Madam Speaker, I have discussed with the hon. member for Lac-Saint-Jean, and I find it unfortunate that we are not always talking about this motion as he has moved it. People are using the conference this week in Seattle as a pretext to talk about the pros and cons of globalization.
The important thing is not whether we are for or against globalization, but that we look at the impact of globalization. That is the whole point in the motion of the hon. member for Lac-Saint-Jean.
Globalization is a very important phenomenon, and it is having major impacts on the lives of all Canadians and on all businesses in Canada.
The importance of that phenomenon cannot be overstated. The positive impact, and certainly the negative impact also, is in the tens of billions of dollars. Can we have a standing committee to assess this impact on an ongoing basis?
The Standing Committee on Foreign Affairs and International Trade suggested greater openness as well as public consultations. So, the hon. member for Lac-Saint-Jean went around with his form to get members to sign. He collected 100 signatures, including some from the other side. Liberal members are signing, saying “No problem. We want to encourage young people who have good ideas”. But when the time comes to seek unanimous consent, we will see what their signatures are worth. They are not worth a cent, not even a Canadian cent. And it is worth even less than an American cent.
They are saying “We want to support the young member who left with his chair last year. It is important”. But among those who signed the request from the member for Lac-Saint-Jean, not one will rise. These Liberals are not even making good their own signature. It does not look good for Seattle.
What we are saying is that people should be involved. We are in favour of globalization. Everybody is in favour of opening up Canada, but there are ways to go about it. Free trade with the United States was, for the most part, a good thing. But it had negative as well as positive effects. Do we know what they were? Are able to find solutions?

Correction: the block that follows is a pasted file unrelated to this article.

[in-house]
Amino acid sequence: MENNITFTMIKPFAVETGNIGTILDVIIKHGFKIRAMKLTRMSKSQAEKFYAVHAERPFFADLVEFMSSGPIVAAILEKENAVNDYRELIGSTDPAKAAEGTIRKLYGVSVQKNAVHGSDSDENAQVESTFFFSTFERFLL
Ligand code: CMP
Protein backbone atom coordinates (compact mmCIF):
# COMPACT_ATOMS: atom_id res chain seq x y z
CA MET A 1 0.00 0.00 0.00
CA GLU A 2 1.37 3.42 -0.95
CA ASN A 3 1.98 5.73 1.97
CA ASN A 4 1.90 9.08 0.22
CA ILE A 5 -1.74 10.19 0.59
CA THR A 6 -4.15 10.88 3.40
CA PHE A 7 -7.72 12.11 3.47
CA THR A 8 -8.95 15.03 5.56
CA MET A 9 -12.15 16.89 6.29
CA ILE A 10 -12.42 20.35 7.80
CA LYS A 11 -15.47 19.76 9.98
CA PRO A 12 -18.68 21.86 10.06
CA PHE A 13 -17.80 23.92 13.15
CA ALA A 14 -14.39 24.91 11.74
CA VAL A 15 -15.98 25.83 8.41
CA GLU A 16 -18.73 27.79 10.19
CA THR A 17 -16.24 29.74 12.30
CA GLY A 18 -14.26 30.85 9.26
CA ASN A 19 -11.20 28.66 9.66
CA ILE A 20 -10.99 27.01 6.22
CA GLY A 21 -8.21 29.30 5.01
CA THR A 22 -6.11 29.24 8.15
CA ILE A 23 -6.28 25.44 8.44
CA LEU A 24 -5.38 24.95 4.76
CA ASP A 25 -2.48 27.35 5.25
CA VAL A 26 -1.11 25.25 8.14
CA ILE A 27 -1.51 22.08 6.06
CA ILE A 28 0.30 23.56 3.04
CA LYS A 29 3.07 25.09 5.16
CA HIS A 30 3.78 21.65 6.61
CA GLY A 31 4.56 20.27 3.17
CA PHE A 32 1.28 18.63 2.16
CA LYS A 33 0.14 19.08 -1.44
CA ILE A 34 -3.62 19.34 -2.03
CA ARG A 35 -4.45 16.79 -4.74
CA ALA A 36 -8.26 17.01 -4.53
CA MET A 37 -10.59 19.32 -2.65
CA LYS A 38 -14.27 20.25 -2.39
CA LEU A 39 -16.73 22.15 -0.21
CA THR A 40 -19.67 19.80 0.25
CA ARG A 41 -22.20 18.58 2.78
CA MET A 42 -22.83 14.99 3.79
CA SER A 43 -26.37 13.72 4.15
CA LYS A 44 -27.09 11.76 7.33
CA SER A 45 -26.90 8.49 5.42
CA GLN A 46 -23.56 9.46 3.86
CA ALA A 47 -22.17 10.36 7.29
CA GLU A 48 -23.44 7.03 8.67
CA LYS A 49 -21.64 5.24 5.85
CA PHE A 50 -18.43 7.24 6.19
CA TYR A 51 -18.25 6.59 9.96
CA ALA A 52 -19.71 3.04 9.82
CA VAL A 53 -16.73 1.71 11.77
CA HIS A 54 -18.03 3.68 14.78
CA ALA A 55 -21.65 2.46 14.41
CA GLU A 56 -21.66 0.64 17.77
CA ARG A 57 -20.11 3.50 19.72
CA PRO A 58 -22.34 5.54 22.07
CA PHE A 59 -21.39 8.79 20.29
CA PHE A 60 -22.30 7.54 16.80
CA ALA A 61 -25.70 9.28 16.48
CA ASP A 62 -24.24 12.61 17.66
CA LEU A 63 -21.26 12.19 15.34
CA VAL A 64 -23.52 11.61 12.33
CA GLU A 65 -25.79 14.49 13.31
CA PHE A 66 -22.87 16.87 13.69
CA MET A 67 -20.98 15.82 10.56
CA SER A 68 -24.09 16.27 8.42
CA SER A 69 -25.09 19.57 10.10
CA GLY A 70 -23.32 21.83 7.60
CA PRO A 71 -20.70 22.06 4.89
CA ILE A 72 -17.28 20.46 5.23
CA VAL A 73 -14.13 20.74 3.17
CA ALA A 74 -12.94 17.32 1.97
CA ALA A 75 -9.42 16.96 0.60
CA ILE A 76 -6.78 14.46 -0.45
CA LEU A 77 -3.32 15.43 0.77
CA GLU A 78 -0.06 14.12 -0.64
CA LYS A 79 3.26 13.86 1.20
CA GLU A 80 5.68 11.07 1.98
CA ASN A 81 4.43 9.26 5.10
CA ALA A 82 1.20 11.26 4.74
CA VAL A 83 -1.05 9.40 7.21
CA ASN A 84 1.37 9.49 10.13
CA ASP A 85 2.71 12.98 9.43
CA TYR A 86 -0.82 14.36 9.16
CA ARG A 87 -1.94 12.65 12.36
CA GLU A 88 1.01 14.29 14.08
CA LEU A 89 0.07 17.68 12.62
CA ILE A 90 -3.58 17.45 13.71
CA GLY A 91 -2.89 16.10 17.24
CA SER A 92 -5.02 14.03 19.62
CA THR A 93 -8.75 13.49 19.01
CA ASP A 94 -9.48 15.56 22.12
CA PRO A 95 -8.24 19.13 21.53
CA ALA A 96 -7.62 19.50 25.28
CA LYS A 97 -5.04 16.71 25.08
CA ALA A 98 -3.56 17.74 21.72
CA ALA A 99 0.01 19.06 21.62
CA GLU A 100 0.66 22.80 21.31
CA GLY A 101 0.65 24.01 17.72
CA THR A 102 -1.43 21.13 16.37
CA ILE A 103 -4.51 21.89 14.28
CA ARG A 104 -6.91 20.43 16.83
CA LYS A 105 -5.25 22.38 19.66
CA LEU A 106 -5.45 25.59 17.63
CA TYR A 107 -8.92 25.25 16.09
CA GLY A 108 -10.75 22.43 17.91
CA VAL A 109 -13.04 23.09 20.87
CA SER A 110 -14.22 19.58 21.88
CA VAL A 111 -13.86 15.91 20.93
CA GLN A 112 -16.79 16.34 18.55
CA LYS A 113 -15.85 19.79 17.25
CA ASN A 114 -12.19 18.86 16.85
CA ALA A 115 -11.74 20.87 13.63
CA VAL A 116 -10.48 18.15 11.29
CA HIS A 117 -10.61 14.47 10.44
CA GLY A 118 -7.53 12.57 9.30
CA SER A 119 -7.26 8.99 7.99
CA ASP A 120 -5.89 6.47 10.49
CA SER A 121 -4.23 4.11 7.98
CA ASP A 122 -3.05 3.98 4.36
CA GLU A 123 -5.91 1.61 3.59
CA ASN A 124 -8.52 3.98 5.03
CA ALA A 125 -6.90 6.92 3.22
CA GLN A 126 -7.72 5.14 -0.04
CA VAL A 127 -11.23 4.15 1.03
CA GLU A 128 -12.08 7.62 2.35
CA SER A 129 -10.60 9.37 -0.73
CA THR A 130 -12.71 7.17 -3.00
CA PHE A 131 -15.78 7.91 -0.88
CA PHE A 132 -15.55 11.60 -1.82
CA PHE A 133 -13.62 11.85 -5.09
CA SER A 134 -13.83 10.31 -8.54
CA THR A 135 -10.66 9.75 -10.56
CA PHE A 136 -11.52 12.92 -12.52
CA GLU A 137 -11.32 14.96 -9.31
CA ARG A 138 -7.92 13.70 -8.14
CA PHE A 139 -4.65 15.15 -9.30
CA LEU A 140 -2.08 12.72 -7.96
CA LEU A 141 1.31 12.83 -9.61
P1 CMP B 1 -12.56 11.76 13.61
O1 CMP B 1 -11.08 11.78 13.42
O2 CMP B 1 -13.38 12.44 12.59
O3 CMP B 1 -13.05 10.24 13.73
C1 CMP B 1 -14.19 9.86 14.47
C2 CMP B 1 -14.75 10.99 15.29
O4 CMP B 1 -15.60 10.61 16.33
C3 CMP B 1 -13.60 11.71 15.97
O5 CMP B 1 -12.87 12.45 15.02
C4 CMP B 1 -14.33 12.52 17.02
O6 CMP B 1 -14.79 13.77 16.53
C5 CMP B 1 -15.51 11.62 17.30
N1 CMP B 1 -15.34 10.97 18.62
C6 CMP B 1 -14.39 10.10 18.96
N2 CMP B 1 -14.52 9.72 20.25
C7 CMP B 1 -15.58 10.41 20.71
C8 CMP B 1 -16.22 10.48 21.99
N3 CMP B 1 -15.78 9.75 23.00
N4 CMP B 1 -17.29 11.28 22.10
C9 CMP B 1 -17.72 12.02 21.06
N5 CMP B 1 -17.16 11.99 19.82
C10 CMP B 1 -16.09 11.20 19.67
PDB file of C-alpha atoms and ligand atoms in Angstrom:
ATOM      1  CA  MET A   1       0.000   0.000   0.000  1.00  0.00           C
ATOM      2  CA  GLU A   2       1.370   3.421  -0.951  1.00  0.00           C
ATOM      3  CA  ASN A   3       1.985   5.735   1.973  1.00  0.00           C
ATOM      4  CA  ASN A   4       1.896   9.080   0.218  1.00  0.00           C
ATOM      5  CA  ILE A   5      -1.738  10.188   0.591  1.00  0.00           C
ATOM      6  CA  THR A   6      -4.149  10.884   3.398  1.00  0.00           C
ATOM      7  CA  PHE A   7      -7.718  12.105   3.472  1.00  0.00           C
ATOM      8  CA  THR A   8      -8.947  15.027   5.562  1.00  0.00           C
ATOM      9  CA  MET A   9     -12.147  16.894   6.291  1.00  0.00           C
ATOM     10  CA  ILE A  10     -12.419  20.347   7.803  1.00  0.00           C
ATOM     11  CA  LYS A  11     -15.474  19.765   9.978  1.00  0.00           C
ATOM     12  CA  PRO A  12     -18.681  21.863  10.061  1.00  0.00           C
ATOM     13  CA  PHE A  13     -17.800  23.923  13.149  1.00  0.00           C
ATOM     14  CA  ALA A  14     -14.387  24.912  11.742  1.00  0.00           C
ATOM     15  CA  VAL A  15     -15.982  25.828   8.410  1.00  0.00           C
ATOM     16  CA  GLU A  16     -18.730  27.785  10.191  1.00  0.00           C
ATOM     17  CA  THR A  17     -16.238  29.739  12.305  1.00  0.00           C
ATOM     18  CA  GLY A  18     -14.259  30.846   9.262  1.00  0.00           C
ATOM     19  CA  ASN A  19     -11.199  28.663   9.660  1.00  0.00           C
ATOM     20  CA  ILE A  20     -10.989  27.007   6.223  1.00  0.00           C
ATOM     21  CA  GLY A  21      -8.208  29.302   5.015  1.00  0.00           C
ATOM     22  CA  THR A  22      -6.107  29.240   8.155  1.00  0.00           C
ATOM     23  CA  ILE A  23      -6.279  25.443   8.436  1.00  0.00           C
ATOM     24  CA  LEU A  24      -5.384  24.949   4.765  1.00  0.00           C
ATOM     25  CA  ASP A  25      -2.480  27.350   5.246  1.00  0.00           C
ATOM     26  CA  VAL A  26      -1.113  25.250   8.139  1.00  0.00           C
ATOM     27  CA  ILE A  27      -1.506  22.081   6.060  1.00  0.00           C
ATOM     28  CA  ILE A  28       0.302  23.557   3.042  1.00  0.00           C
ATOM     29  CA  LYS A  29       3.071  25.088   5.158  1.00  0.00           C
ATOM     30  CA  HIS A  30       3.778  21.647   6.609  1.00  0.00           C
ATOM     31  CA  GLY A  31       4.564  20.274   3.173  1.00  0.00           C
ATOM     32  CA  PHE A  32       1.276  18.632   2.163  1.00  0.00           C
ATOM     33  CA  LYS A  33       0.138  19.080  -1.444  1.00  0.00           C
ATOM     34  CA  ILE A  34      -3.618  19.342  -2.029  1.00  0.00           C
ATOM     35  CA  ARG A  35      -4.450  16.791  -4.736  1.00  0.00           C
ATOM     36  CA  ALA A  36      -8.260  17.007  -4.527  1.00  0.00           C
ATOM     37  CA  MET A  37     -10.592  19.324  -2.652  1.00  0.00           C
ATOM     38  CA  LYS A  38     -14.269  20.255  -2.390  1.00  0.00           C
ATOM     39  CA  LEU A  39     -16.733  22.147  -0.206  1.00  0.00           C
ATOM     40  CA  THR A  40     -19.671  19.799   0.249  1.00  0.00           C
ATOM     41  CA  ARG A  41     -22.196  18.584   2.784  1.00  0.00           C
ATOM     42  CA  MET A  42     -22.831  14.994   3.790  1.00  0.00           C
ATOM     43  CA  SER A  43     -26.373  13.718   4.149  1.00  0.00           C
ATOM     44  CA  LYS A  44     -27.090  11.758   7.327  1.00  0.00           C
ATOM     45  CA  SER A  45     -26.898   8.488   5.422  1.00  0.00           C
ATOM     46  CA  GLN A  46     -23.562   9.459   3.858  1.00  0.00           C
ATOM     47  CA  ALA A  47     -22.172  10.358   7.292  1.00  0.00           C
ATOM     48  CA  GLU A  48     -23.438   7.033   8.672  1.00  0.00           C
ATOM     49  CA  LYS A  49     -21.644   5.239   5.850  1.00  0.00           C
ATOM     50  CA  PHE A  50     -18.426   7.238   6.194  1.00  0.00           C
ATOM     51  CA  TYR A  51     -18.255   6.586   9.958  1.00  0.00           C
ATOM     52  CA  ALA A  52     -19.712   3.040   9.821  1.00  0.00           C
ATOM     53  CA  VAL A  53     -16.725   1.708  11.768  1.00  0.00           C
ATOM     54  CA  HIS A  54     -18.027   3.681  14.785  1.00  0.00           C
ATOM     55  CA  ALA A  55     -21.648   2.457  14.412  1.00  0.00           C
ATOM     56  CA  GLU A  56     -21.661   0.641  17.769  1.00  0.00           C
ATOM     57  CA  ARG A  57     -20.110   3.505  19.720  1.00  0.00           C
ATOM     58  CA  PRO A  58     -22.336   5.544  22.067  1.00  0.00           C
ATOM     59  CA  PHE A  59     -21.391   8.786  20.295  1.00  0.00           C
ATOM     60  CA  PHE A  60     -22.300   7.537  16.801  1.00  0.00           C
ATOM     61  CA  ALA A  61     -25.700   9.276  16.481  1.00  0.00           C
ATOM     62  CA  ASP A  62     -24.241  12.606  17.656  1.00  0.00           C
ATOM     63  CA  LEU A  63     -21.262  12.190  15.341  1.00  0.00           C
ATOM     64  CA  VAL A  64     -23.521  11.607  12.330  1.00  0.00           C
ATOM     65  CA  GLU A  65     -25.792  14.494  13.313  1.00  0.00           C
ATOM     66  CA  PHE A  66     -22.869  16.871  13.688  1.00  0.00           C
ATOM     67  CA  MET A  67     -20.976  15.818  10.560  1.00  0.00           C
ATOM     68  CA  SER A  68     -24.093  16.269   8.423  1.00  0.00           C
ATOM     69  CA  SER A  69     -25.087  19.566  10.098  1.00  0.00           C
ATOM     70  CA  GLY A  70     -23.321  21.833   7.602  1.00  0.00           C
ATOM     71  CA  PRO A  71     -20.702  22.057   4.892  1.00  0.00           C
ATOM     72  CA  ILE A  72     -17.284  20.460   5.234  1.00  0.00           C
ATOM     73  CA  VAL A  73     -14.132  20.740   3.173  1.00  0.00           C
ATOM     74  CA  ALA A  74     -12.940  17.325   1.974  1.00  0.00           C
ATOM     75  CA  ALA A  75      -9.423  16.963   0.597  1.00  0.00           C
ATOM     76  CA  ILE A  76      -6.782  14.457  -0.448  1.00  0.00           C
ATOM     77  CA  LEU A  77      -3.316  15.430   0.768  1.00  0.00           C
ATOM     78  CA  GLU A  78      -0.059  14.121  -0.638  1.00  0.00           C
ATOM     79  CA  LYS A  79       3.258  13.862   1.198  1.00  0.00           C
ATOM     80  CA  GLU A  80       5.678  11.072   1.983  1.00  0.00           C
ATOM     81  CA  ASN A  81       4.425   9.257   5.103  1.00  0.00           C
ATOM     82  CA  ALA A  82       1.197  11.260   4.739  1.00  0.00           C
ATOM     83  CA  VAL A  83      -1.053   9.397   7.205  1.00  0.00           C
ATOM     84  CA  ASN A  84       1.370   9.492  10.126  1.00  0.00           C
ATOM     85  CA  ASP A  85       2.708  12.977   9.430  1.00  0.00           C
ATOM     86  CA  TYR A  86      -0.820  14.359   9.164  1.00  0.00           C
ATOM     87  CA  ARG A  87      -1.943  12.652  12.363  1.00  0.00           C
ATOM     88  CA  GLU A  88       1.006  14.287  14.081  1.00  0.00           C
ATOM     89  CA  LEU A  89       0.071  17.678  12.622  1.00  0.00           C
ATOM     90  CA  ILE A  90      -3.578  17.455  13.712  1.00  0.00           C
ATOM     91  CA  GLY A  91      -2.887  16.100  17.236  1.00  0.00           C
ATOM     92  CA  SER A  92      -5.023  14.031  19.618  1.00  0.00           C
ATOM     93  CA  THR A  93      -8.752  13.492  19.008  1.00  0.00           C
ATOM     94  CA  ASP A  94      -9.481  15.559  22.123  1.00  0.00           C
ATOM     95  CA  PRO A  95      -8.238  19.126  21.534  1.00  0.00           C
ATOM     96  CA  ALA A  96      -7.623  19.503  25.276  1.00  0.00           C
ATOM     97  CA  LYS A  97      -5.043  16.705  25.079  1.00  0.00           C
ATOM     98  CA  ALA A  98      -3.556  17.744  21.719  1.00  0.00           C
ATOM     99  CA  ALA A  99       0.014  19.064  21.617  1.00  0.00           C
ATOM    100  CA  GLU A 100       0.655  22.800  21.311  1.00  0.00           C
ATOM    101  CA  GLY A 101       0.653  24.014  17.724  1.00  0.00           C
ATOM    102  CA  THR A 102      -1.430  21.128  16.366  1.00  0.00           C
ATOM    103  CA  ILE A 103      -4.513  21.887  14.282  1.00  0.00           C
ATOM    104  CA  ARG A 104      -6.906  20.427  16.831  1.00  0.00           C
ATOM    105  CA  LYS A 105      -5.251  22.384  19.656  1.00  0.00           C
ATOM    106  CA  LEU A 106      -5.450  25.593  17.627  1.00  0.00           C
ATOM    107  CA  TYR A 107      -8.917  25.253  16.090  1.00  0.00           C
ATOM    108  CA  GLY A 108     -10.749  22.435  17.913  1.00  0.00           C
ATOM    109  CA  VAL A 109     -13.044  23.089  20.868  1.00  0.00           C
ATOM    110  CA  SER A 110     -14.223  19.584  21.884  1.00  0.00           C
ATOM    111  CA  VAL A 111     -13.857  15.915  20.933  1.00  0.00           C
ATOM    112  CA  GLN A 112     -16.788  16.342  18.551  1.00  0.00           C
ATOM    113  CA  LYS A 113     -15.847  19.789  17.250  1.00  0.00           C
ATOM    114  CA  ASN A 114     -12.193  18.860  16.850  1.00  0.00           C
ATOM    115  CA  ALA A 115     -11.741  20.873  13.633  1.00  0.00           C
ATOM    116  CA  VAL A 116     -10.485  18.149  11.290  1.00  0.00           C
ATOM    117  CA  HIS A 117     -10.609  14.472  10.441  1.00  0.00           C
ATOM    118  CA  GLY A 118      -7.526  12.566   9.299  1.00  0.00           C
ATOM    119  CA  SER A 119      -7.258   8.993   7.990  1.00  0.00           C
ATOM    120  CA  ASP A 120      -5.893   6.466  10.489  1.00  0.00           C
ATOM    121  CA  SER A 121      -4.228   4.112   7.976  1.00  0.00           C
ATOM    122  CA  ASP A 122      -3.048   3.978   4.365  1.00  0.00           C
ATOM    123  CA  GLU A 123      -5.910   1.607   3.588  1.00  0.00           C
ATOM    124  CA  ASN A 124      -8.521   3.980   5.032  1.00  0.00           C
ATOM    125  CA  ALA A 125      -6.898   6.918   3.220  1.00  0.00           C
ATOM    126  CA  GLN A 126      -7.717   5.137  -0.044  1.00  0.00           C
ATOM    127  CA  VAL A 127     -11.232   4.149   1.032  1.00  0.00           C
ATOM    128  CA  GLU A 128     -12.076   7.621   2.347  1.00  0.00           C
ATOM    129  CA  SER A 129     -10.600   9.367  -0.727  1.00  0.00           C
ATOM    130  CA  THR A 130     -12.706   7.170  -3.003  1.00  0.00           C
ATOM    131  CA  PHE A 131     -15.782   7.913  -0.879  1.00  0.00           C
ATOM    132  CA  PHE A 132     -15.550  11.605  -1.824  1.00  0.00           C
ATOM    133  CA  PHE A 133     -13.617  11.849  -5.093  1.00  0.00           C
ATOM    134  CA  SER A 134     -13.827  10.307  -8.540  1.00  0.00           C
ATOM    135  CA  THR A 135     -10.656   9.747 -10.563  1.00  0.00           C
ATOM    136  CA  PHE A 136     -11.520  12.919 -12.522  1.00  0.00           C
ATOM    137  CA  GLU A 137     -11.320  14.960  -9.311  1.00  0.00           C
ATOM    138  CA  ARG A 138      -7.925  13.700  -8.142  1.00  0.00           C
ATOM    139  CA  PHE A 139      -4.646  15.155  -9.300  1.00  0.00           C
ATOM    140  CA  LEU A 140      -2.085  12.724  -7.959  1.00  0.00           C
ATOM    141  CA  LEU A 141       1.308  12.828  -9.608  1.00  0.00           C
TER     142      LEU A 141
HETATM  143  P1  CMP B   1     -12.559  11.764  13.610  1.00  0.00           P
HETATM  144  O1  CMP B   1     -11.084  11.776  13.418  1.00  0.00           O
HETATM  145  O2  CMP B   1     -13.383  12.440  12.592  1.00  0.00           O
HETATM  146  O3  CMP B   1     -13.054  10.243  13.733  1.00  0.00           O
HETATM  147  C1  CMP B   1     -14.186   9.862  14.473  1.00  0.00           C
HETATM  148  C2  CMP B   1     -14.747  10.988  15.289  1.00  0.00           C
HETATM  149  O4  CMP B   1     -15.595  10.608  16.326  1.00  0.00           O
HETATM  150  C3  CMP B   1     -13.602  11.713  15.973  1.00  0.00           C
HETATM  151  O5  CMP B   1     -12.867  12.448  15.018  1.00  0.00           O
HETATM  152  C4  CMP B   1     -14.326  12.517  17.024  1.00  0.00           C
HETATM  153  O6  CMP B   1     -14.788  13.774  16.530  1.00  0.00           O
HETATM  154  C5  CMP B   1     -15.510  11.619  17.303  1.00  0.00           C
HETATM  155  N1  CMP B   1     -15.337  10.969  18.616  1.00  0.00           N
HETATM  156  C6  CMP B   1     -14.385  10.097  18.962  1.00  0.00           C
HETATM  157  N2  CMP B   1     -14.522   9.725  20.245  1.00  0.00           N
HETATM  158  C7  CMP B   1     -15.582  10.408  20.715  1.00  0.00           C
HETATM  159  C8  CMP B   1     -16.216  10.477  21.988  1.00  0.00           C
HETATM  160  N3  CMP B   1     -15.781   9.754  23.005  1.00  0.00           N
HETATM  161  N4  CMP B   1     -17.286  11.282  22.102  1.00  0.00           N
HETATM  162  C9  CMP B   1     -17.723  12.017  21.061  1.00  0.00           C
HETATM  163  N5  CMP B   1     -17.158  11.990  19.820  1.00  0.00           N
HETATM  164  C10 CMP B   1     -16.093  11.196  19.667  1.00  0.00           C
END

Changes were made to employment insurance. We said “Let us create a transitional job creation fund because to counteract of the negative effects of the EI reform”. Could the same be done for globalization? We are in favour of that.
The NDP member spoke about water exports. Maybe we should ask ourselves questions. Wars are waged on this planet for control over drinking water. In the negotiations, could our political sovereignty here in Canada be maintained?
We are in favour of opening up Canada to the world. We cannot live in complete isolation. It is impossible. When we are asking for openness and consultation with what is commonly referred to as civil society, we have examples.
Canada has just signed a trade agreement with China. Not with any little place in the world, but with China. Nobody in the House knows what was negotiated. We have just signed an agreement with China, the most densely populated country in the world. China needs the support of a certain number of countries to be able to join the WTO. This issue has never been debated in this House.
I asked the Minister for International Trade “Why do you not take this opportunity to talk about the environment and human rights?” He answered “No, no, no, this is a trade issue”. If trade can help to promote human rights, that would be acceptable.
There are examples like these that we find very disturbing, even though we are open to the world. No other party is more open to the world than our own. Quebecers are also very open minded. Quebec is one of the provinces most open to the world. Canada is one of the countries that is most open to the world. But we must not be dense and compromise on all kinds of issues. We have to know what is going on.